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An HOA board conflict of interest is something that most communities will encounter at least once. Because these conflicts can present a host of problems for the association, it is important that boards understand how to deal with them. Conflicts of interest can exist in several forms, though, so you should learn how to identify them when they come up.
WHAT IS A CONFLICT OF INTEREST FOR A BOARD MEMBER?
In many ways, homeowners associations work like corporations. These associations rely on a set of board members who make decisions for the community. Like conflicts of interest can exist in the workplace, though, they can also exist in HOAs.
An HOA board of directors conflict of interest is when an individual’s personal interests may influence their decisions or actions. For example, if an HOA is seeking to hire a new landscaper and considering a landscaping company that belongs to a board member’s relative, that is a conflict of interest. While it is best to steer clear from them, conflicts of interest are sometimes hard to avoid. This is usually the case for HOAs located in small towns where most people know each other.
It is important to remember that some states regulate conflicts of interest in HOA communities. In California, for instance, Civil Code Section 5350 prohibits a director or committee member from voting on certain matters that may directly or indirectly affect them. These matters include the discipline of the said director or committee member, an assessment against the director or committee member, and a request (architectural change or payment plan) put in by the director or committee member.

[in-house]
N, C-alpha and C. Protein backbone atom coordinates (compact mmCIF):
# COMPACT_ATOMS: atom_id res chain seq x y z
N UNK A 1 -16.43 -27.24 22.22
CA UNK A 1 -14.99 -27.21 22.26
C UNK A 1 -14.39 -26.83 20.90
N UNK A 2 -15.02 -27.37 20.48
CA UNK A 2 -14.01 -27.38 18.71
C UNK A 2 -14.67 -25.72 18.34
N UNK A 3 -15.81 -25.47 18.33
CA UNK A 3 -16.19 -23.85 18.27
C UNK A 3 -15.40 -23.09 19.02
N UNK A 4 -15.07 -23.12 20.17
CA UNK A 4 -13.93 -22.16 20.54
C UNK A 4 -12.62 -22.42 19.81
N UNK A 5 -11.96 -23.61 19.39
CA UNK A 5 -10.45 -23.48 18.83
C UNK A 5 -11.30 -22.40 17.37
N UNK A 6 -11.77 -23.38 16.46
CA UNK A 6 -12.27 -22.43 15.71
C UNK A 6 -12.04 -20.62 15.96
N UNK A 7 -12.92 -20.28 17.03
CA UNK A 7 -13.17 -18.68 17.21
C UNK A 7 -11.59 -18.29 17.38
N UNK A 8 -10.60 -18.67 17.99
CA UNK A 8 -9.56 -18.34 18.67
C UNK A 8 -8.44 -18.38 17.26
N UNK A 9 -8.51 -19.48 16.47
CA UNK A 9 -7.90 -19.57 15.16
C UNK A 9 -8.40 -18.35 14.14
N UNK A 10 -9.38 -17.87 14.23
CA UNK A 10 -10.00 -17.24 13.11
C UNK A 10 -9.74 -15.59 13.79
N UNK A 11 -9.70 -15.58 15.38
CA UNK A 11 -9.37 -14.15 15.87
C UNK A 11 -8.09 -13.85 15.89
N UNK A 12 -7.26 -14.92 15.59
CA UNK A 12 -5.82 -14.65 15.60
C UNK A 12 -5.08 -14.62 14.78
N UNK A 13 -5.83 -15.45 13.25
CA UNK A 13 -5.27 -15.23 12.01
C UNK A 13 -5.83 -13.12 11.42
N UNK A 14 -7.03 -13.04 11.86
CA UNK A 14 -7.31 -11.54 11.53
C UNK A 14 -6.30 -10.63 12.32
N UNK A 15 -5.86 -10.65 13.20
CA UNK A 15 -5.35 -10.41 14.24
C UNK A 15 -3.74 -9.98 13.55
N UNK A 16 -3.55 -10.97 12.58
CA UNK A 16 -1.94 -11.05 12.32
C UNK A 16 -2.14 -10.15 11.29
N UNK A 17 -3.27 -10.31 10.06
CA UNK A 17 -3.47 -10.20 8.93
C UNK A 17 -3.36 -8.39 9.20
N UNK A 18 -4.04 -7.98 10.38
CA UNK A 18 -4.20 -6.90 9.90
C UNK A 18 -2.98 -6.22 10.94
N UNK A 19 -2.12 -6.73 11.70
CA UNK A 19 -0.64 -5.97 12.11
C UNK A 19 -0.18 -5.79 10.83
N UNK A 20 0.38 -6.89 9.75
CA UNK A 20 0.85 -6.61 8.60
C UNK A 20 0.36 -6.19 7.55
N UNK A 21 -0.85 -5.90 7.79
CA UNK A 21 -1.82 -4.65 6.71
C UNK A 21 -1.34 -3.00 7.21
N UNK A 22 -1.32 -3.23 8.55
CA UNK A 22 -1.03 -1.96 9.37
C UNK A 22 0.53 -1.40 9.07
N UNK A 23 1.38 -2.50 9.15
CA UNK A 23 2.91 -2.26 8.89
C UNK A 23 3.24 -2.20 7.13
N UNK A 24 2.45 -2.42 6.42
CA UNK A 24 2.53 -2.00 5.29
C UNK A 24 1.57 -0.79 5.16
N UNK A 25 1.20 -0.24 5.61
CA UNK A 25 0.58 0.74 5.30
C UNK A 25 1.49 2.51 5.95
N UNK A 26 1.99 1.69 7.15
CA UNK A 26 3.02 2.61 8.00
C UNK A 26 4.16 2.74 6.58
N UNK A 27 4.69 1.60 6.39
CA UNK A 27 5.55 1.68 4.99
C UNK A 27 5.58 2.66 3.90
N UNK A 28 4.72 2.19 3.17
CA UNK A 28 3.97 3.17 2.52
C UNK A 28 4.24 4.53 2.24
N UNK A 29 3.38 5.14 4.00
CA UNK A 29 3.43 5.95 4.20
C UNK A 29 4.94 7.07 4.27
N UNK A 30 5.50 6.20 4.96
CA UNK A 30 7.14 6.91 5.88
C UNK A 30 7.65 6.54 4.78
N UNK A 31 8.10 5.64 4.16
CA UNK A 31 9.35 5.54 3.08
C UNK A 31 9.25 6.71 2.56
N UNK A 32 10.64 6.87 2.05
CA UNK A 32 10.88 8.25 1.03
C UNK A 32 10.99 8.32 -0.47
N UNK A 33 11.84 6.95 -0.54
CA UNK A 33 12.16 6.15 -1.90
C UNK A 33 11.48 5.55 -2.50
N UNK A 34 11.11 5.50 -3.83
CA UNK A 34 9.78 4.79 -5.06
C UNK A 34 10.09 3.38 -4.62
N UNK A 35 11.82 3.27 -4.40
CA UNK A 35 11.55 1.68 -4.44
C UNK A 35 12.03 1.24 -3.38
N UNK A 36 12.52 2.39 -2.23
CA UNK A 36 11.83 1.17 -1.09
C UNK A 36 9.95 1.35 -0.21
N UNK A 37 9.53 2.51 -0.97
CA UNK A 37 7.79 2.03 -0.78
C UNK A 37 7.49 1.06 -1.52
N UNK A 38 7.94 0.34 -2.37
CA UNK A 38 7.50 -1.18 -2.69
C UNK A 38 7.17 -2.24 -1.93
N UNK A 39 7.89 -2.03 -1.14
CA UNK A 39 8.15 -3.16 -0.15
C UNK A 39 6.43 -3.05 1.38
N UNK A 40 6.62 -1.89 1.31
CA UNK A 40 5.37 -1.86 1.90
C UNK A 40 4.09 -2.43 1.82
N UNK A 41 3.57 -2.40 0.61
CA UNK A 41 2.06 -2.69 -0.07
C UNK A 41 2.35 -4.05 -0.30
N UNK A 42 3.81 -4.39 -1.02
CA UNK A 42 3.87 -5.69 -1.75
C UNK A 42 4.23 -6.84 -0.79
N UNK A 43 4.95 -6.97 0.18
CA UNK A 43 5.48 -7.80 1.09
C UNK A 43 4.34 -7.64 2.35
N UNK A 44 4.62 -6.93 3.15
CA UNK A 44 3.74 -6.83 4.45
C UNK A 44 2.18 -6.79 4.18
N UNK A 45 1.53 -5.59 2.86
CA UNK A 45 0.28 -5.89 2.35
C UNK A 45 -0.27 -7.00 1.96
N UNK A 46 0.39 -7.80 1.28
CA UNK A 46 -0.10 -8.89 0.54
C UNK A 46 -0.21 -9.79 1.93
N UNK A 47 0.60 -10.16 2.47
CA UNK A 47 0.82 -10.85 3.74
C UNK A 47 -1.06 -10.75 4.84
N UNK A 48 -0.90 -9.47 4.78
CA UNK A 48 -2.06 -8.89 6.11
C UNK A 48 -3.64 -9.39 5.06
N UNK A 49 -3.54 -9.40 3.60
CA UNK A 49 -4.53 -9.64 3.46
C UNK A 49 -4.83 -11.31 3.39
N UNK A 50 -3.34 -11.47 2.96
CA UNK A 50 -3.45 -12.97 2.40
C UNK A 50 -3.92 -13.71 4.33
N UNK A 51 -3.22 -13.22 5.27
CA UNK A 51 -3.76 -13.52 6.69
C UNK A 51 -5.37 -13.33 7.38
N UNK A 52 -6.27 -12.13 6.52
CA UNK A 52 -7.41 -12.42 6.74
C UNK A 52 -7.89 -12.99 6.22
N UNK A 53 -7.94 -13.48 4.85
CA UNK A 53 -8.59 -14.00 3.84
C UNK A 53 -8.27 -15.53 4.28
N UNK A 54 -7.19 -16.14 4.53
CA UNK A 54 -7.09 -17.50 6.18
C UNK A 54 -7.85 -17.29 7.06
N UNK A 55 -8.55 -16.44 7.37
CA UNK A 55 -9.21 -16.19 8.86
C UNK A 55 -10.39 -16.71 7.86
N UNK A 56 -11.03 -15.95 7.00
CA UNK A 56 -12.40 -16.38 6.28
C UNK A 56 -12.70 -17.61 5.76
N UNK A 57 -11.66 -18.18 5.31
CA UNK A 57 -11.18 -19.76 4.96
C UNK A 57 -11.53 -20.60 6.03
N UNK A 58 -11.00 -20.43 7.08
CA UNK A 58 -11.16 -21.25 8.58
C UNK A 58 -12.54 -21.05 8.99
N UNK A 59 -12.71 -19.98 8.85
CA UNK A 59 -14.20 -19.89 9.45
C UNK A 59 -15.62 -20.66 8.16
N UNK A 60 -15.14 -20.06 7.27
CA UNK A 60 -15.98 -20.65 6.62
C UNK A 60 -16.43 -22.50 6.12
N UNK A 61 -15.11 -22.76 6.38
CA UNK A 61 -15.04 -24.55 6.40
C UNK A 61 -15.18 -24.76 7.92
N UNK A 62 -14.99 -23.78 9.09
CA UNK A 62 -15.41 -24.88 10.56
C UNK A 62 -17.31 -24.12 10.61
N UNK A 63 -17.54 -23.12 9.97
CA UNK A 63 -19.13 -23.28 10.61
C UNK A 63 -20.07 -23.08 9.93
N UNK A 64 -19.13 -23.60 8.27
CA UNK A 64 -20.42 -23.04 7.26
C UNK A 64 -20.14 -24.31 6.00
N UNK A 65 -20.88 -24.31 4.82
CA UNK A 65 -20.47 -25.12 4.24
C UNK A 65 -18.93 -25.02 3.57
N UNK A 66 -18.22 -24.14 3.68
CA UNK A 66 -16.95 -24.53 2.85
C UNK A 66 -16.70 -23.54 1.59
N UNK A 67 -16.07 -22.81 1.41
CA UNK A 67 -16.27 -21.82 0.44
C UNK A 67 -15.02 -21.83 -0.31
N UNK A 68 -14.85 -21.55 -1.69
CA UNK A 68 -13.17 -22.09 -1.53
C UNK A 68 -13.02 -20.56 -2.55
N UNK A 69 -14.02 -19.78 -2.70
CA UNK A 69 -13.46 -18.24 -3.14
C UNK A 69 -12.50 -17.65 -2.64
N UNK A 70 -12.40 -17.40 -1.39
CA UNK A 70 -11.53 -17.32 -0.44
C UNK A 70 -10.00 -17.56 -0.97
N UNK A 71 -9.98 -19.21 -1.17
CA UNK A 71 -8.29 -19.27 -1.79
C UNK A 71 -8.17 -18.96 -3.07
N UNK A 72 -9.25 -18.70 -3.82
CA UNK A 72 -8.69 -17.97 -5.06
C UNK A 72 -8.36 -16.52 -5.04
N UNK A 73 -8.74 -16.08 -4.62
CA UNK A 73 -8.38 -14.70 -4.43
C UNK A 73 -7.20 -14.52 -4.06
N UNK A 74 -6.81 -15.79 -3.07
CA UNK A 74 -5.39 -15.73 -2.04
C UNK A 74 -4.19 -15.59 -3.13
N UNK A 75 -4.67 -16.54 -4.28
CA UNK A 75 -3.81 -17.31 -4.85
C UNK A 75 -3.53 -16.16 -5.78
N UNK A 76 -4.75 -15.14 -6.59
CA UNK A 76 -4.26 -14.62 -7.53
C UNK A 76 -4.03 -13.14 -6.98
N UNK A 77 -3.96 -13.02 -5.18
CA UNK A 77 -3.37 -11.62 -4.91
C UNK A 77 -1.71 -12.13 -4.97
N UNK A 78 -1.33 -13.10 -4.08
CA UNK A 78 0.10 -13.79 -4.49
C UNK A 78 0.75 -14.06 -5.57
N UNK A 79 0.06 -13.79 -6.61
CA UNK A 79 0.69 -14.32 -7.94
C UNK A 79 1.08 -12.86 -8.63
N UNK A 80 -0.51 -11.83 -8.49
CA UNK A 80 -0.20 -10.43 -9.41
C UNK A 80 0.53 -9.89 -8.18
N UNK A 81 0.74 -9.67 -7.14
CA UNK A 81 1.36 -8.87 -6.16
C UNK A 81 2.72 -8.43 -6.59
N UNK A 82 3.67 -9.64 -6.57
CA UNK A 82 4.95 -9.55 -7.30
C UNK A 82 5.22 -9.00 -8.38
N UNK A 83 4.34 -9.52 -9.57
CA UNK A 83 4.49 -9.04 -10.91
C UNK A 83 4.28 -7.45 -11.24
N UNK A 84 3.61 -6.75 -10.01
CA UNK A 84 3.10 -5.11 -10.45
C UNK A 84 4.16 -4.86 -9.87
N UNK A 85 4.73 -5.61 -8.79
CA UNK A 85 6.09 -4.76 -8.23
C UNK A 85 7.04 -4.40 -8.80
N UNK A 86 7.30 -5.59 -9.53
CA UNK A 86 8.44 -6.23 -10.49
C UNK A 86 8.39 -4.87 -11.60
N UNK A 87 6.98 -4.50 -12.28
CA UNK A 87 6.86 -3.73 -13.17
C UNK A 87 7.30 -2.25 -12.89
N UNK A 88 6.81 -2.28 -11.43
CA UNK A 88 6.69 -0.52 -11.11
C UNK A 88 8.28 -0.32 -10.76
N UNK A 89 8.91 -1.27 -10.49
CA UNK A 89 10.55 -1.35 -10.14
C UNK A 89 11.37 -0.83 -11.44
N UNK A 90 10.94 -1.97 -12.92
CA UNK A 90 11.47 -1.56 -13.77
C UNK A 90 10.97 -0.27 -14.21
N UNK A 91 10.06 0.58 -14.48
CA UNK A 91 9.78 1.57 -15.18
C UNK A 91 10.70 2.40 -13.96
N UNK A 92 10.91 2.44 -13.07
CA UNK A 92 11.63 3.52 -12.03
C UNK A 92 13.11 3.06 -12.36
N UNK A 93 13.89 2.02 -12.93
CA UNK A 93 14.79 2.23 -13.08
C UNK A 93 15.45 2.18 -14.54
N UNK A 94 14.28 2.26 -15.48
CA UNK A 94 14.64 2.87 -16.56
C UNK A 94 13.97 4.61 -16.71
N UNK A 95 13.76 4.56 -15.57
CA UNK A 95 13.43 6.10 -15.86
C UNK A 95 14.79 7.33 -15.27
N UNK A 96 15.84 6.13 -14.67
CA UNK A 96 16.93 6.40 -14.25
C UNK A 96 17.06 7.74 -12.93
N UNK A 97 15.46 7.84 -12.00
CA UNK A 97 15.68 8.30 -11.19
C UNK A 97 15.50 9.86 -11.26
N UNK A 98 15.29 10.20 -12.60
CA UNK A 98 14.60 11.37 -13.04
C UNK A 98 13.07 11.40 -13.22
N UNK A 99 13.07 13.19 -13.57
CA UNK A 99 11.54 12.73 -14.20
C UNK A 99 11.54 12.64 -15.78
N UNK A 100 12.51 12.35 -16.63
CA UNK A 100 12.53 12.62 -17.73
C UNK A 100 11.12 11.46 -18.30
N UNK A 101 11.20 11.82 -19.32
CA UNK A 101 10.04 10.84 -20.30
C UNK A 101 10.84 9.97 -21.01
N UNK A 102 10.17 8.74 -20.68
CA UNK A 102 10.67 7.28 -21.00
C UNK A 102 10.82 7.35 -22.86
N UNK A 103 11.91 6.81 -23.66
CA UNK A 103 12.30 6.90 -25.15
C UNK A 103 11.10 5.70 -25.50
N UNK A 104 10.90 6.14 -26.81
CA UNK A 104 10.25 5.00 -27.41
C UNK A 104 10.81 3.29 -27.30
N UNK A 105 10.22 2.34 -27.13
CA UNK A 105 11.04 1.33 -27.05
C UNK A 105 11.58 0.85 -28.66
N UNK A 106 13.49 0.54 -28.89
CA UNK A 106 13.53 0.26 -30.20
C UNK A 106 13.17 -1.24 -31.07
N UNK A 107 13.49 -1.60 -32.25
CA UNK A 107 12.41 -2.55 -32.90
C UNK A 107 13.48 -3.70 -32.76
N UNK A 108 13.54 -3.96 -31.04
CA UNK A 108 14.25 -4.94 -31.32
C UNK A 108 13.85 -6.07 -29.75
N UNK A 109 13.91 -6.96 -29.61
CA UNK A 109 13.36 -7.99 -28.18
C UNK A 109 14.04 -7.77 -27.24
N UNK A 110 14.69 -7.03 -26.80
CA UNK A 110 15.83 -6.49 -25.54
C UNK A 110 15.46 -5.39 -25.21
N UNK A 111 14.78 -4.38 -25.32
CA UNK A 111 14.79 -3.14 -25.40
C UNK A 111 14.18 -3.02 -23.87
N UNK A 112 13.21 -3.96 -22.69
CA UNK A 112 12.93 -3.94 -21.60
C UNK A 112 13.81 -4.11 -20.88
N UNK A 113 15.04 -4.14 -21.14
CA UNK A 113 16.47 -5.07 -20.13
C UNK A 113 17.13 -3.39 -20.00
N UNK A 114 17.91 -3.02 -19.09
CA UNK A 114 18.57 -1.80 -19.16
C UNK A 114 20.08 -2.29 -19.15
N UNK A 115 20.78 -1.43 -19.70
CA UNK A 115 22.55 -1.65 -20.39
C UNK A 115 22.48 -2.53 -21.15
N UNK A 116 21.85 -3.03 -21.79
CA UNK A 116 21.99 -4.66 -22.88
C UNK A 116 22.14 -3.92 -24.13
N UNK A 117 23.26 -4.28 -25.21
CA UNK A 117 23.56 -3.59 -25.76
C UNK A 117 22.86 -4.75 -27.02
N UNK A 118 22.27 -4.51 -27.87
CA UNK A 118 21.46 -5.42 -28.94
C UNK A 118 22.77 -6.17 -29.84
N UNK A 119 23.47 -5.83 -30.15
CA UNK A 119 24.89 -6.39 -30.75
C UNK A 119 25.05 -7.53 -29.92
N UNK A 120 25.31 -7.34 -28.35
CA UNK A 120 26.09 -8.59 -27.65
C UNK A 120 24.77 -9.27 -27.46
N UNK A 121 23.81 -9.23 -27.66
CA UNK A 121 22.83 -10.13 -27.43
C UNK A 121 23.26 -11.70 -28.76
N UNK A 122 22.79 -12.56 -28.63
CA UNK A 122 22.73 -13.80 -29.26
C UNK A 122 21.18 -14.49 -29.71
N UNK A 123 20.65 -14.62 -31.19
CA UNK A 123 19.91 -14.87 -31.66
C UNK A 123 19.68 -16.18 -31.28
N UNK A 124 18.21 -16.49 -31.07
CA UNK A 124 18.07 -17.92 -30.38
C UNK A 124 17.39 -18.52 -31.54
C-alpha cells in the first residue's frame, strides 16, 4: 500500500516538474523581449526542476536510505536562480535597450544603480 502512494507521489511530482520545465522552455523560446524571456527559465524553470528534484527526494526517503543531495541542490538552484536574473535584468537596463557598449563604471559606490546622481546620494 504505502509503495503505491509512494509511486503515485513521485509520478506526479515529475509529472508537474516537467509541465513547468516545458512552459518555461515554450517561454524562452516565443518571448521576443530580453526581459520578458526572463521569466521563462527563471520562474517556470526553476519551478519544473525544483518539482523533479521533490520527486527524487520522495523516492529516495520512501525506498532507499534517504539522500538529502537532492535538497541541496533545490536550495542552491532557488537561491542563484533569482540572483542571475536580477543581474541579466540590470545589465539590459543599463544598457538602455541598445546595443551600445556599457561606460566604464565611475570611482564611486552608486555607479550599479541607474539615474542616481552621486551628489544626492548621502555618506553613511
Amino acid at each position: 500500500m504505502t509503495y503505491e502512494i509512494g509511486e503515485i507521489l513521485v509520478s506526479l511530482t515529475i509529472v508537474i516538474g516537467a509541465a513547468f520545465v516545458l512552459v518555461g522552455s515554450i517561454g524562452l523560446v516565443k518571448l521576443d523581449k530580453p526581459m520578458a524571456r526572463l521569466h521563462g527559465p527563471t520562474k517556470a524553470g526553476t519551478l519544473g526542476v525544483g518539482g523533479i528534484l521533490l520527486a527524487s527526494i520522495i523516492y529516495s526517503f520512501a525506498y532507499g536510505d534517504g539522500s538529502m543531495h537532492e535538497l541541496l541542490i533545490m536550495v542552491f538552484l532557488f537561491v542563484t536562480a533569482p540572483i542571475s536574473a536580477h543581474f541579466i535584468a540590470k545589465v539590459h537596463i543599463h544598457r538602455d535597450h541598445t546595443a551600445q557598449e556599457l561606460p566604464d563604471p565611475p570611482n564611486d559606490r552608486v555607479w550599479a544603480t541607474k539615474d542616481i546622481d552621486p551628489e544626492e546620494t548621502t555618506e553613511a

You may also find guidelines and procedures on how to handle conflicts of interest in your governing documents. Many communities already have policies in place that dictate how board members should tackle these issues when they arise.
WHAT ARE THE EXAMPLES OF CONFLICT OF INTEREST FOR BOARD MEMBERS?
To help you better understand what constitutes a conflict of interest, here are the most common examples that HOAs face.
Nepotism happens when a board or committee member has a say in hiring or supporting a relative. For instance, when a board member participates in a vote to hire their brother for a cleaning job for the HOA, that’s a conflict of interest. It can also happen if a board member votes for or supports a relative to join the board or benefit from the HOA in a different way.
2. BUSINESS CONTRACTS
HOA board members face another common conflict of interest when dealing with HAO contracts involving themselves or their friends. An HOA should not hire a board member’s company to perform any services for the association. This applies if the board member owns or is a partner in the company, regardless of whether or not they will be doing the work themself. If there is no other option, the board member involved must not participate in the vote.
Similarly, a conflict of interest occurs if the HOA enters a business agreement with a company involving a board member’s friend. In this case, the board member must also refrain from voting on the decision.
3. PAYMENTS AND REIMBURSEMENTS